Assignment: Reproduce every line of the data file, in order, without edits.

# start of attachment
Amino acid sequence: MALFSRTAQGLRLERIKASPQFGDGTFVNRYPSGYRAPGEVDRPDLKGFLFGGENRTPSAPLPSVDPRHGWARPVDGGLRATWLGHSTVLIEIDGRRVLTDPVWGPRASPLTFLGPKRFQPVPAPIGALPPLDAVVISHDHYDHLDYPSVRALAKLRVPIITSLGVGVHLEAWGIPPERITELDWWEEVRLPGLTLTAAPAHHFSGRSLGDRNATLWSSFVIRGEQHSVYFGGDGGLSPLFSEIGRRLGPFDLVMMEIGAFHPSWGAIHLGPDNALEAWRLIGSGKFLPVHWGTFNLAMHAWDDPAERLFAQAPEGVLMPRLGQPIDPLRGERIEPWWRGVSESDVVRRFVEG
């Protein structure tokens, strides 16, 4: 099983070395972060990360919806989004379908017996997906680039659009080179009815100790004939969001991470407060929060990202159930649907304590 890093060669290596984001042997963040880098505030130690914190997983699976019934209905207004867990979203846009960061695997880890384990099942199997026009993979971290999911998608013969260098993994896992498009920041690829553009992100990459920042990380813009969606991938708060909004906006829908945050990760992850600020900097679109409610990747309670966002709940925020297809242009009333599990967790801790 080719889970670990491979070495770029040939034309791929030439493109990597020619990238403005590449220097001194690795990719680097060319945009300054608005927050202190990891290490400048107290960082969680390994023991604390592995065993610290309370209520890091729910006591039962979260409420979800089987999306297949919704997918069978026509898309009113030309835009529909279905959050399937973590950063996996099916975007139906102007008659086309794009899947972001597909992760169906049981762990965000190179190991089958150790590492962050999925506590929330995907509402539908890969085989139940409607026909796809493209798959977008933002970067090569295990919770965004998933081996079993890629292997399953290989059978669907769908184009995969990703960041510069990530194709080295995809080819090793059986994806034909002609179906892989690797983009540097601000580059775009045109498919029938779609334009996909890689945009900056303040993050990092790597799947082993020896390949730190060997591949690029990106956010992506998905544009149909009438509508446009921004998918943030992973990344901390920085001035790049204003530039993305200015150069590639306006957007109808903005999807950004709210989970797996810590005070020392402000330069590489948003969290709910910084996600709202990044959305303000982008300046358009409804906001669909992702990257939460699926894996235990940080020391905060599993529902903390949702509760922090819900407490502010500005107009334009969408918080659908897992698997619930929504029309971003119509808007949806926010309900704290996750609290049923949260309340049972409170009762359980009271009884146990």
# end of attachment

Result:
Amino acid sequence: MALFSRTAQGLRLERIKASPQFGDGTFVNRYPSGYRAPGEVDRPDLKGFLFGGENRTPSAPLPSVDPRHGWARPVDGGLRATWLGHSTVLIEIDGRRVLTDPVWGPRASPLTFLGPKRFQPVPAPIGALPPLDAVVISHDHYDHLDYPSVRALAKLRVPIITSLGVGVHLEAWGIPPERITELDWWEEVRLPGLTLTAAPAHHFSGRSLGDRNATLWSSFVIRGEQHSVYFGGDGGLSPLFSEIGRRLGPFDLVMMEIGAFHPSWGAIHLGPDNALEAWRLIGSGKFLPVHWGTFNLAMHAWDDPAERLFAQAPEGVLMPRLGQPIDPLRGERIEPWWRGVSESDVVRRFVEG
């Protein structure tokens, strides 16, 4: 099983070395972060990360919806989004379908017996997906680039659009080179009815100790004939969001991470407060929060990202159930649907304590 890093060669290596984001042997963040880098505030130690914190997983699976019934209905207004867990979203846009960061695997880890384990099942199997026009993979971290999911998608013969260098993994896992498009920041690829553009992100990459920042990380813009969606991938708060909004906006829908945050990760992850600020900097679109409610990747309670966002709940925020297809242009009333599990967790801790 080719889970670990491979070495770029040939034309791929030439493109990597020619990238403005590449220097001194690795990719680097060319945009300054608005927050202190990891290490400048107290960082969680390994023991604390592995065993610290309370209520890091729910006591039962979260409420979800089987999306297949919704997918069978026509898309009113030309835009529909279905959050399937973590950063996996099916975007139906102007008659086309794009899947972001597909992760169906049981762990965000190179190991089958150790590492962050999925506590929330995907509402539908890969085989139940409607026909796809493209798959977008933002970067090569295990919770965004998933081996079993890629292997399953290989059978669907769908184009995969990703960041510069990530194709080295995809080819090793059986994806034909002609179906892989690797983009540097601000580059775009045109498919029938779609334009996909890689945009900056303040993050990092790597799947082993020896390949730190060997591949690029990106956010992506998905544009149909009438509508446009921004998918943030992973990344901390920085001035790049204003530039993305200015150069590639306006957007109808903005999807950004709210989970797996810590005070020392402000330069590489948003969290709910910084996600709202990044959305303000982008300046358009409804906001669909992702990257939460699926894996235990940080020391905060599993529902903390949702509760922090819900407490502010500005107009334009969408918080659908897992698997619930929504029309971003119509808007949806926010309900704290996750609290049923949260309340049972409170009762359980009271009884146990």